King submitted to the FDA its publicity plans, which for now include its AtroPen.com Web site, medical journal ads and training brochure, in August 2004 and is still waiting to hear from the government. Meanwhile, two-thirds of the 25 pharmacy benefit managers and managed care reps interviewed by a consultant late last year said their firms would be willing to provide some level of reimbursement for AtroPen, depending on the circumstances.

    King is convinced AtroPen poses little public health risk, but the evidence cuts both ways. A study of 268 children injected with atropine when Saddam Hussein lobbed Scud missiles into Israel during the 1991 Gulf War found no fatalities or seizures. But the fact that the kids got injections despite the absence of a nerve gas attack does not sit well with critics who don't view Israel's tiny and military trained population as a good comparison group to U.S. civilians.

    "There are incompetent people, and the device shoots a needle so you can puncture something," concedes Allswede, who supports King's effort because he is concerned that U.S. federal and local emergency management services are currently not able to deliver stockpiled AtroPen fast enough to an exposed area. An unpublished late 2003 Internet poll conducted by the National Association of Emergency Medical Technicians had 92% of EMS workers responding that they did not have AtroPen in their vehicles.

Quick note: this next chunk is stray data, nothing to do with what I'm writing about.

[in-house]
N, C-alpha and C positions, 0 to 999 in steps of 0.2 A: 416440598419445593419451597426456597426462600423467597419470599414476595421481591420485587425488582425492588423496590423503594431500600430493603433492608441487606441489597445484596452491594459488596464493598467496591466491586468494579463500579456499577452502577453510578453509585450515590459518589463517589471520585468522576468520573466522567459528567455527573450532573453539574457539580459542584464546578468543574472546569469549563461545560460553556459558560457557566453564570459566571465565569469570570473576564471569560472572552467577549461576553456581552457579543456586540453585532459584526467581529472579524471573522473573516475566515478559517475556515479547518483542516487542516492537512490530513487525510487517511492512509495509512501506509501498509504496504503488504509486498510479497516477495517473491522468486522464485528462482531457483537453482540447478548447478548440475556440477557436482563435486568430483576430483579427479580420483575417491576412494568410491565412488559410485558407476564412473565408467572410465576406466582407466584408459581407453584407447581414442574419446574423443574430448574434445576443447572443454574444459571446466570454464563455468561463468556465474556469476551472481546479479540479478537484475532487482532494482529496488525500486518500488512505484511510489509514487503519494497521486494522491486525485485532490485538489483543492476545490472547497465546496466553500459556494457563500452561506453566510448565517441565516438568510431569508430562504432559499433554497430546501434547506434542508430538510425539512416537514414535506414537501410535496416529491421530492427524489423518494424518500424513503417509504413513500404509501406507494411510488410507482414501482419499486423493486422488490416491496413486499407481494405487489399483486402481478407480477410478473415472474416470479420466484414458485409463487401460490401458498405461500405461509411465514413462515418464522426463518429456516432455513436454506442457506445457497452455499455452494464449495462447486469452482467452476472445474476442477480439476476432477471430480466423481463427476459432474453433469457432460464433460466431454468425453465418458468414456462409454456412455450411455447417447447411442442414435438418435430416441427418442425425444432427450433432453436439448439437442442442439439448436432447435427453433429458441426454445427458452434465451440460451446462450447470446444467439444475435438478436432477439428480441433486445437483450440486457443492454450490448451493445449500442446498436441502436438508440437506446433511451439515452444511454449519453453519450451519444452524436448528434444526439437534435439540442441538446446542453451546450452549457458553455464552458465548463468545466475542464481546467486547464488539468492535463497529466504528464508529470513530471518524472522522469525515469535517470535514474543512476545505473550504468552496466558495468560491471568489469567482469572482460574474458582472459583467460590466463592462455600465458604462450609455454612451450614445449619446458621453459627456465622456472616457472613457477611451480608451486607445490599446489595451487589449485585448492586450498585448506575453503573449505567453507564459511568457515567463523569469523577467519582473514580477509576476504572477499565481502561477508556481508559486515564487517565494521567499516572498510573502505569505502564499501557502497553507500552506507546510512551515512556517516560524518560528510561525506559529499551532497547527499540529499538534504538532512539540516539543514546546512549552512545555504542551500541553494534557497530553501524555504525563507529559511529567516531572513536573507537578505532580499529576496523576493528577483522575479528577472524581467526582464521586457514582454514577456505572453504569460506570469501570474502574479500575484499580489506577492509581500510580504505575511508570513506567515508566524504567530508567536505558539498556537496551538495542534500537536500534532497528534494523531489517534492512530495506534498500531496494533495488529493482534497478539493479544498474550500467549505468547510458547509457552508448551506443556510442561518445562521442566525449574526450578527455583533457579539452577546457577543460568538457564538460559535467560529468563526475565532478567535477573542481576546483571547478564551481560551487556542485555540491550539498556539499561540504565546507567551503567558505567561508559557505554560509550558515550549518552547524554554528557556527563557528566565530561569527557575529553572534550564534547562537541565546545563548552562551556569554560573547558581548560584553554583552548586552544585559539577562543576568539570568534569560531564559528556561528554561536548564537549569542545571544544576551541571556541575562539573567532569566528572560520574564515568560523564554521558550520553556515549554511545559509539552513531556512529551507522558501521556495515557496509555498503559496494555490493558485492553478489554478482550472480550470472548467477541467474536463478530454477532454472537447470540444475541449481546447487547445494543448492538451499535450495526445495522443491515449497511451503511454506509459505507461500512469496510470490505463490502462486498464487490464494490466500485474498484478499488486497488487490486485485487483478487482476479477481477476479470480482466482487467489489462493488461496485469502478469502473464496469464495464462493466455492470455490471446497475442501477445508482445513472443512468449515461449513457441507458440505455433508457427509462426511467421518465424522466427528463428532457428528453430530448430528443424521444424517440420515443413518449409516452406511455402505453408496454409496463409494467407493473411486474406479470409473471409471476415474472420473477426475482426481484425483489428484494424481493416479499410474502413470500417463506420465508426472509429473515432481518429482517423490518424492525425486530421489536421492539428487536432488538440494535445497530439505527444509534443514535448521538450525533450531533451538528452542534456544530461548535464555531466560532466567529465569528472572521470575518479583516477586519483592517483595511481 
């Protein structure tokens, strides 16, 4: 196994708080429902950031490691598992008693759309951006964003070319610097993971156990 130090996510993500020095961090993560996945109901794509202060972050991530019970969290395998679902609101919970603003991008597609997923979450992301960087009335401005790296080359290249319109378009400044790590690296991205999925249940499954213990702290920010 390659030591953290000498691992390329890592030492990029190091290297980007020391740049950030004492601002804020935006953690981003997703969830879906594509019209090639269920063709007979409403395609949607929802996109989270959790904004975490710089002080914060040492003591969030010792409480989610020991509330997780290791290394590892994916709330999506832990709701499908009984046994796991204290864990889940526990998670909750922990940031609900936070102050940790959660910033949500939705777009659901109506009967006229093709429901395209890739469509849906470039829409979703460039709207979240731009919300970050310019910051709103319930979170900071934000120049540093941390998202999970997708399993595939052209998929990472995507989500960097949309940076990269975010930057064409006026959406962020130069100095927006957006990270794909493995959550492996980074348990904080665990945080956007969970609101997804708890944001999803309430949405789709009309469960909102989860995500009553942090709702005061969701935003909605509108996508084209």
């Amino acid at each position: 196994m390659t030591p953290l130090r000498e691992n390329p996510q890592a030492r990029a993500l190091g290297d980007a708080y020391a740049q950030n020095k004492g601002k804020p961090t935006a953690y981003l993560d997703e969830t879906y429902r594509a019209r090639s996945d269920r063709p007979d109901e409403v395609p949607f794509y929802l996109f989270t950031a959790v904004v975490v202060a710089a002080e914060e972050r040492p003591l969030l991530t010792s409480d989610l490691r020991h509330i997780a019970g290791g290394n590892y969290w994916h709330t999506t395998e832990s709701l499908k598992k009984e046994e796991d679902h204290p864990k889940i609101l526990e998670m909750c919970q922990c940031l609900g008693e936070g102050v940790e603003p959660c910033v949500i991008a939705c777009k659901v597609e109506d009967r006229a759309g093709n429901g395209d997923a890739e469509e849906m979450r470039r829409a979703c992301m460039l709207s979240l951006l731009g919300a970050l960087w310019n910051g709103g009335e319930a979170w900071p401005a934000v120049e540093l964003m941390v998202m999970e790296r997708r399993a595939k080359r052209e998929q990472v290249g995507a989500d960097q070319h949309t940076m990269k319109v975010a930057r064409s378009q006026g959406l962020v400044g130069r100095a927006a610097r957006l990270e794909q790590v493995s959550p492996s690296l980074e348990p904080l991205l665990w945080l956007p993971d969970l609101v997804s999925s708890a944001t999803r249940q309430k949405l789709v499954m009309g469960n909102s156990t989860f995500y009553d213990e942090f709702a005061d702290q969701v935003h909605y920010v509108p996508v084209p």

Other outfits developing counter-terror drugs are watching the AtroPen precedent closely.

    So far the only commercially available drugs that have a biological or chemical anti-terror purpose are over-the-counter potassium iodide pills sold as a long-term radiation treatment, and Bayer's (nyse: BAY - news - people ) Cipro, an antibiotic that can be used to prevent anthrax toxicity. Neither would be of much immediate use to the direct victims of a biological or nuclear attack.

    Says Robert Marsella, a vice president at Hollis-Eden Pharmaceuticals (nasdaq: HEPH - news - people ), a San Diego company hoping to get FDA approval for its nuclear attack antidote in 2006, "We believe there is going to be a consumer market for this kind of protection."
     
  2. Mr. P
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    Mr. P Senior Member

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    Sure but it's pretty much a moot point..

    While on active duty one of my jobs was Chemical, Nuclear and Bio. defense..If exposed to a nerve agent the antidote must be given within seconds, okay a minute...Now how many people are going to carry one of these pens around 24/7? Much less even know if they have been exposed...Until it's to late.
     
  3. Fmr jarhead
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    Fmr jarhead Senior Member

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    AS the NBCD NCO for my squadron, I had the responsibility of determining who would be the first one to remove their mask, in the event we had to go to MOP suits......

    I had a lot of friends!
     
  4. Mr. P
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    Mr. P Senior Member

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    I'll bet... :)